"Finicky" means very hard to please. "Finick" means someone like me, who is very hard to please.

Friday, February 10, 2017

Cablevision is damaging the CBS network—and likely lying to viewers.

I am now about to endure my fourth consecutive weekend without Hawaii Five-0, Blue Bloods, Sunday Morning and 60 Minutes.

Recently there has been no NCIS, Bull, Criminal Minds or Elementary in my home. My own good wife doesn't get the see The Good Wife. 

Since January 13th I've been caught in a disruptive, destructive, despicable, infantile dispute between TV service provider Cablevision (recently bought by European media behemoth Altice—and using the "Optimum" brand for TV service) and Meredith Corporation.

Meredith publishes magazines and owns or operates multiple television stations, including CBS affiliate WFSB, based in Rocky Hill, CT near state capital Hartford.
  • Meredith says I am a pawn. 
  • Cablevision says I am a hostage.
  • I don't want to be either.
I live in Milford CT, about 40 miles from WFSB. Until recently I could choose among more than 800 TV channels—including two from NBC, two from ABC and two from CBS.

last month I lost both of my CBS channels—WFSB as well as WCBS from New York City. The same thing happened three years ago.
No thanks.
WFSB tells unhappy viewers: "You can watch us for free over the air with an antenna, or you may choose to subscribe to DirecTV (1-800-DIRECTV), Dish Network (1-888-825-2557) or AT&T U-verse (1-877-597-9067) which all carry WFSB and the other local television stations in our market."
  • No thanks. I am not going to change TV service providers because of a short-term problem. (If I switch to AT&T or Dish, they could have a blackout in the future.) I tried two over-the-air antennas and neither one will receive CBS programming.
  • No way. WFSB and Cablevision also point out that I can watch some CBS programming on my PC. Watching television programs on a 27-inch PC monitor while sitting on a desk chair is not like watching a 65-inch TV while lying on a couch.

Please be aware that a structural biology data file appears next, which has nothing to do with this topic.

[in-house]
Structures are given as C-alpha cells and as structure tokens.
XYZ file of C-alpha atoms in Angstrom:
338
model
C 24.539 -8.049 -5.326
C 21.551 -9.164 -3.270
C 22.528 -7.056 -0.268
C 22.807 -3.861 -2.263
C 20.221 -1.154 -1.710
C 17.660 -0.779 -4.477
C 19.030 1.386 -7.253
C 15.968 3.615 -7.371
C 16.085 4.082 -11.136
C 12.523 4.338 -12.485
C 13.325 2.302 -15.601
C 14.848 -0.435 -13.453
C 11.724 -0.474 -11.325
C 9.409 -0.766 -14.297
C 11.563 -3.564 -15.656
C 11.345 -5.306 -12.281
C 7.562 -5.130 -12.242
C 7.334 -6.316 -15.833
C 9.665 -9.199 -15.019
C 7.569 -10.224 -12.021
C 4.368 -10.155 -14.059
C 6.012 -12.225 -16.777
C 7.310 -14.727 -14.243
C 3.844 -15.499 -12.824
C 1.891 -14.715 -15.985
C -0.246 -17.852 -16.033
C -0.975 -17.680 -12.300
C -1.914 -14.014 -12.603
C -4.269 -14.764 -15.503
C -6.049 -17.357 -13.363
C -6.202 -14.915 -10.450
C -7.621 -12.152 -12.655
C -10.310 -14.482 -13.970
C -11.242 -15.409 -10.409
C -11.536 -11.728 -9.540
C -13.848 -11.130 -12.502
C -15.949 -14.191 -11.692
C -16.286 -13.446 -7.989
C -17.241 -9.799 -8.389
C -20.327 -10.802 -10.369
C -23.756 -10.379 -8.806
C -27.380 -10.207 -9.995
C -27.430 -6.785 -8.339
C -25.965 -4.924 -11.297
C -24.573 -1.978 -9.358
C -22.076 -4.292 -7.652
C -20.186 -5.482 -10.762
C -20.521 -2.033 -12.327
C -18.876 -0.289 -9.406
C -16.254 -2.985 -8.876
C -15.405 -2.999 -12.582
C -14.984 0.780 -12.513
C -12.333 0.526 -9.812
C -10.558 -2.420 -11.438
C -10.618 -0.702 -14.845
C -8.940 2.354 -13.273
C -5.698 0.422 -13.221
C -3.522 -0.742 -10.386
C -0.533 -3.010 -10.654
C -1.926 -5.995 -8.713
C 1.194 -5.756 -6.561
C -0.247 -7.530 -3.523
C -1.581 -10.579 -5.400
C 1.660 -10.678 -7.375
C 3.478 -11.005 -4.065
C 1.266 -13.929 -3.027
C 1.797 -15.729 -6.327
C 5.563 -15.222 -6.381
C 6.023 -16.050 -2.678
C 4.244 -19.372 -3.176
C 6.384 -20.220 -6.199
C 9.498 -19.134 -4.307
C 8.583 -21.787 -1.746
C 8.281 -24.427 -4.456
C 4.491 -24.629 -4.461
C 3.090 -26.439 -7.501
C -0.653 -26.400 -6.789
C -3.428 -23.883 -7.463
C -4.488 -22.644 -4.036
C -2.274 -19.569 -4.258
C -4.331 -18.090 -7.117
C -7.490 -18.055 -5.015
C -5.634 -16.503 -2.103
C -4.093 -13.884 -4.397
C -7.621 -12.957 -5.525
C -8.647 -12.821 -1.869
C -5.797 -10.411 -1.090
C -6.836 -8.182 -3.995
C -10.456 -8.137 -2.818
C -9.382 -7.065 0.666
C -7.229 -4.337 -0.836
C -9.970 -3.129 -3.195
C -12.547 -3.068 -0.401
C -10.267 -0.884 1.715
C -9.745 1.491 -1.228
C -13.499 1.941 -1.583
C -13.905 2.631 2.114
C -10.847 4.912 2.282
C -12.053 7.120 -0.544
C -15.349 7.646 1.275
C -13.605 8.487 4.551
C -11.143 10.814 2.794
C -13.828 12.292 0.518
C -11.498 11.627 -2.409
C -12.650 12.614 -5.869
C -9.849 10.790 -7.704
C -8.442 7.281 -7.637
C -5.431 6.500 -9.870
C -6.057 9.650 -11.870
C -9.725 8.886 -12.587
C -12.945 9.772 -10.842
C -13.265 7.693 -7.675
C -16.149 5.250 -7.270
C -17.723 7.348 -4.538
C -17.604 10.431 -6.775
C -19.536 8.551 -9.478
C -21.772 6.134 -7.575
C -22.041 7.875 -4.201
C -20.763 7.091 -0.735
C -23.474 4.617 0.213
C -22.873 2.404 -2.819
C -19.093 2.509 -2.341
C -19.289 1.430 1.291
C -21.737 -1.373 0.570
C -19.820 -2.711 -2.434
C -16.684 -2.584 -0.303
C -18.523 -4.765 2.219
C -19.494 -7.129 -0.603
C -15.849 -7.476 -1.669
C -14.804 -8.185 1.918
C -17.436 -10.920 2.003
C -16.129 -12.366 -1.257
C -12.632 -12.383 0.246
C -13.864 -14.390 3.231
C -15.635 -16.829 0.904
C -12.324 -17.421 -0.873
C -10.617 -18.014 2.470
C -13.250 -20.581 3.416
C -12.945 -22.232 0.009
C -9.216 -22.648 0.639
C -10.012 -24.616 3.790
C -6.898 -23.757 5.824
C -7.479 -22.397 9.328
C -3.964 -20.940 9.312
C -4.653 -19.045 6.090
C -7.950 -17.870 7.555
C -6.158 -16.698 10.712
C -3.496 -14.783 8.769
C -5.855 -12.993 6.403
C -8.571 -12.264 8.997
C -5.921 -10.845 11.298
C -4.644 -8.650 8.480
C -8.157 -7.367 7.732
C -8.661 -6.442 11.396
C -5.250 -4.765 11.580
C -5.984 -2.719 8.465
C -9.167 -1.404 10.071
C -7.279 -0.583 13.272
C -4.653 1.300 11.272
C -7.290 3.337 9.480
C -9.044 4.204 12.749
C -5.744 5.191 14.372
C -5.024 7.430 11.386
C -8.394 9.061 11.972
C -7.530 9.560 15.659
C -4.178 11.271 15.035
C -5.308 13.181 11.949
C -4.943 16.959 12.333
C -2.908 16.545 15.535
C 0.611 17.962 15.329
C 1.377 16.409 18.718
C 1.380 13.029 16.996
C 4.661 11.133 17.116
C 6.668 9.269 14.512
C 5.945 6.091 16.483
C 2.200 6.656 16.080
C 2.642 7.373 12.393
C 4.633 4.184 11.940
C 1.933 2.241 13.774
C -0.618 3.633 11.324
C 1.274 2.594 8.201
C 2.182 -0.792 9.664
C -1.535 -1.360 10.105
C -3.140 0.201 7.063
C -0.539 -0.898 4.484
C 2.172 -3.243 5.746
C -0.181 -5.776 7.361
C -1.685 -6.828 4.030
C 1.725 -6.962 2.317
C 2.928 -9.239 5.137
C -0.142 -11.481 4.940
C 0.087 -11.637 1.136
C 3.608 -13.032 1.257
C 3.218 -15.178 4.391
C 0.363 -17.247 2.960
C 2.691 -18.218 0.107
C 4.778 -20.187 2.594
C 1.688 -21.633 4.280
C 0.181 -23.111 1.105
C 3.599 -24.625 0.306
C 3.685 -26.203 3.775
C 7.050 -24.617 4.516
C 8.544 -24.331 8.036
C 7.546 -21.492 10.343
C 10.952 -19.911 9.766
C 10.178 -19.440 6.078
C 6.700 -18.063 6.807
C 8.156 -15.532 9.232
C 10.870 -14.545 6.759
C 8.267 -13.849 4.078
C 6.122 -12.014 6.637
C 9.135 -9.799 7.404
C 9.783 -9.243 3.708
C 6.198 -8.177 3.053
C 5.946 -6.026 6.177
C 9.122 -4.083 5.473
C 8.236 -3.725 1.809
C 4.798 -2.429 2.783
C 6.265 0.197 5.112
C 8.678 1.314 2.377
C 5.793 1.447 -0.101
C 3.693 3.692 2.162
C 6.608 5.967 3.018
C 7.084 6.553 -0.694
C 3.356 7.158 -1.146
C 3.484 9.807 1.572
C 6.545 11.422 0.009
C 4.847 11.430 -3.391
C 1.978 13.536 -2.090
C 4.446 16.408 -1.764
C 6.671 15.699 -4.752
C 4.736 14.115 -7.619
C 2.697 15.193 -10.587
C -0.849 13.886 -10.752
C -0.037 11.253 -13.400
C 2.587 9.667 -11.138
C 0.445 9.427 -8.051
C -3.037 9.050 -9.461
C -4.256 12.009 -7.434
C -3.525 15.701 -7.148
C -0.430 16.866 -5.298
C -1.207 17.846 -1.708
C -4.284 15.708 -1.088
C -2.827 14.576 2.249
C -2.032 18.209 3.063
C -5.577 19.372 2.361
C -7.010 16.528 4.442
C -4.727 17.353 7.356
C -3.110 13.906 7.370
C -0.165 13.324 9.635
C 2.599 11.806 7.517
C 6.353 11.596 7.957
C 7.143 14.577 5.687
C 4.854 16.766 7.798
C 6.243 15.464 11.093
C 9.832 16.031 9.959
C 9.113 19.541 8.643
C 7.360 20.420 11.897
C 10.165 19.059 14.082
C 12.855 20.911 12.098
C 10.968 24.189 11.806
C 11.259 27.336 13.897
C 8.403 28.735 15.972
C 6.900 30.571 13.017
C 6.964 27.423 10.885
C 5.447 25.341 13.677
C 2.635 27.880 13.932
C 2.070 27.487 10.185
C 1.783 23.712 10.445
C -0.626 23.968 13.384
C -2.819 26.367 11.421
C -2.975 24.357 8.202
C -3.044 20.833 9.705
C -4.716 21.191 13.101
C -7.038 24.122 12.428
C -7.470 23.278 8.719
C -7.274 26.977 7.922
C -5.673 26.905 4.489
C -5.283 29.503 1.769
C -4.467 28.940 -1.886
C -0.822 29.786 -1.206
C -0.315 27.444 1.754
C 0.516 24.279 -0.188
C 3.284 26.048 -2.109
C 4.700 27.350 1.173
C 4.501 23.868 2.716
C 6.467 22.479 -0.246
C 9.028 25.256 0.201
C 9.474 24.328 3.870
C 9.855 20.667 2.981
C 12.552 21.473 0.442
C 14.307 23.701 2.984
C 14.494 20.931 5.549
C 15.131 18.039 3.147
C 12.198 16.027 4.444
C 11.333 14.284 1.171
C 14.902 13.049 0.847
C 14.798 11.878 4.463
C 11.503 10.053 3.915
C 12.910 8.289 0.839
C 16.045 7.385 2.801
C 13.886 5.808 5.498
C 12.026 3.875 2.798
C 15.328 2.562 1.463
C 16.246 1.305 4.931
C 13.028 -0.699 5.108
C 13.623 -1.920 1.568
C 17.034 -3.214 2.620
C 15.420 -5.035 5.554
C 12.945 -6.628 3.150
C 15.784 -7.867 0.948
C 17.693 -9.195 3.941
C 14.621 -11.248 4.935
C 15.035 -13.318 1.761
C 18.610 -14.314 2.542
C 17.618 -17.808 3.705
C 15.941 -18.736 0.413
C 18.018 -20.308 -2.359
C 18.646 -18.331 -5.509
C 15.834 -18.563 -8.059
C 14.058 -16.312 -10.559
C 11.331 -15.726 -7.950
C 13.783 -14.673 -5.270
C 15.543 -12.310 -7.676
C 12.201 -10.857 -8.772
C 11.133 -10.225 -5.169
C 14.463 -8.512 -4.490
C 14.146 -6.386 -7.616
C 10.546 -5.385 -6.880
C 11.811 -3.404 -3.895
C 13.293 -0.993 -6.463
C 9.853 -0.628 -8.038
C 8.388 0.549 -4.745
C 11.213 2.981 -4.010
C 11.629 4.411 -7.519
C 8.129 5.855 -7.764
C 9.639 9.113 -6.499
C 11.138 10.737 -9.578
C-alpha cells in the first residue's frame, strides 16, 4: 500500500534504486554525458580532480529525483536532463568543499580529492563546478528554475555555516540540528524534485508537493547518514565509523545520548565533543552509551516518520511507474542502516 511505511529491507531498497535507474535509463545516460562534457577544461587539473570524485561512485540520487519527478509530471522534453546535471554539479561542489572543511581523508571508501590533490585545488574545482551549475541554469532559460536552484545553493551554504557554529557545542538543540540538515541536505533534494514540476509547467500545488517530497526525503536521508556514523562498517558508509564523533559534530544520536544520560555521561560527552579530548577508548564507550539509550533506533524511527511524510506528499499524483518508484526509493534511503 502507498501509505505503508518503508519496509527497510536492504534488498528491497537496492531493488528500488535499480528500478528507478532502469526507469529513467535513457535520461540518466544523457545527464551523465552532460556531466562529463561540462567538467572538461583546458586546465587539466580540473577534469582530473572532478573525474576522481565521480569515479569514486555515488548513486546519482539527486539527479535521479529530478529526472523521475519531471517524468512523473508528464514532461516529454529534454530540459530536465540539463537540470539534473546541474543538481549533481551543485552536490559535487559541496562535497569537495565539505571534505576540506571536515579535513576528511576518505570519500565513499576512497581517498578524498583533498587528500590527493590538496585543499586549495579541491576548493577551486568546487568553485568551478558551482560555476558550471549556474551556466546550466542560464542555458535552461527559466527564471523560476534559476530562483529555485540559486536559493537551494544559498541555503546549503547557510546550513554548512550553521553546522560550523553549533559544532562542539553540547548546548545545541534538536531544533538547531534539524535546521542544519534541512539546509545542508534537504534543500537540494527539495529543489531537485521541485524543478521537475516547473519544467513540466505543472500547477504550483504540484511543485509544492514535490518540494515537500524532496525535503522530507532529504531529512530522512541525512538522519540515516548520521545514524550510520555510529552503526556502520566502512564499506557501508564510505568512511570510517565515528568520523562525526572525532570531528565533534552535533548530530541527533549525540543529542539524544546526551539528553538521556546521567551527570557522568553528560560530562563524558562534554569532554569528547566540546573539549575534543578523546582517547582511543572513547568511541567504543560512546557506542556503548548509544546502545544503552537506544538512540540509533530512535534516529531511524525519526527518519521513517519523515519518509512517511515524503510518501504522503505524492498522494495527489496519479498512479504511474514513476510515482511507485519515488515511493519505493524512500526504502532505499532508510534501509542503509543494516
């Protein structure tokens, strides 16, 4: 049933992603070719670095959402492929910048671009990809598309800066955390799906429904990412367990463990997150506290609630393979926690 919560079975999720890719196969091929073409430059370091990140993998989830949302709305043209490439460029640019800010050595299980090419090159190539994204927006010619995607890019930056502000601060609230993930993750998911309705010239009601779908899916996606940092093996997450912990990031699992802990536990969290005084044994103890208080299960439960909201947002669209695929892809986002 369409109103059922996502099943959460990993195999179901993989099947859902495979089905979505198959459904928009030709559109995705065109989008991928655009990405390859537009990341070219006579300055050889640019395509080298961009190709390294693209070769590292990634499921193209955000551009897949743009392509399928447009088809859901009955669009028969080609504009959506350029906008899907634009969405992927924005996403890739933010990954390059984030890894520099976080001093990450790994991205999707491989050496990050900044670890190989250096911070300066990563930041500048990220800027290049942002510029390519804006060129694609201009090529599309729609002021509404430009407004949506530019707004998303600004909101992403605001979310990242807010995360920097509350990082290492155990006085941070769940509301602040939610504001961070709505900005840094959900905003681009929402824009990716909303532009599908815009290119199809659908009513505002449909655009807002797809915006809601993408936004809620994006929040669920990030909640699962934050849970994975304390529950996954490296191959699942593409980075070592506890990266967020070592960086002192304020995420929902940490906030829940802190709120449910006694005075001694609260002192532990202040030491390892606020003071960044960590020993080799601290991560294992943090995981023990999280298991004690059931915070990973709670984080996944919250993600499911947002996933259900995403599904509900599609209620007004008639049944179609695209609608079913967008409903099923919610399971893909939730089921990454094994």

According to the New Haven Register, "Lisa Anselmo, an Altice USA spokeswoman, said it was Meredith’s decision to remove WFSB from the Optimum lineup. The bulk of Optimum customers are in Fairfield County, Anselmo said, and will still be able to view CBS programming via the network’s New York City-based affiliate, WCBS."
  • Get serious, Lisa. I live in New Haven County—not Fairfield. Your wacky deal stops me from seeing WCBS!
So-called "blackouts" are an unfortunately common part of cable TV negotiating. The loss of programming can last for hours or months. Viewers and advertisers are the victims. But even networks and local stations get hurt as viewers sample previously ignored programming.
The blackouts are symptoms of a fundamental clash of interests.
  • Providers of programming want to maximize the income earned by their expensive productions.
  • Cable TV companies want to pay as little as possible to the program providers, both to maintain profitability and to avoid rate increases in a fragile economy where viewers can choose from a growing number of competing entertainment and information sources.
In an email, Meredith's VP for Corporate Communications and Government Relations Art Slusark told me, "We value your viewership and we are working hard to resolve this matter, but Cablevision refuses to negotiate, even though other cable companies have agreed to compensate WFSB."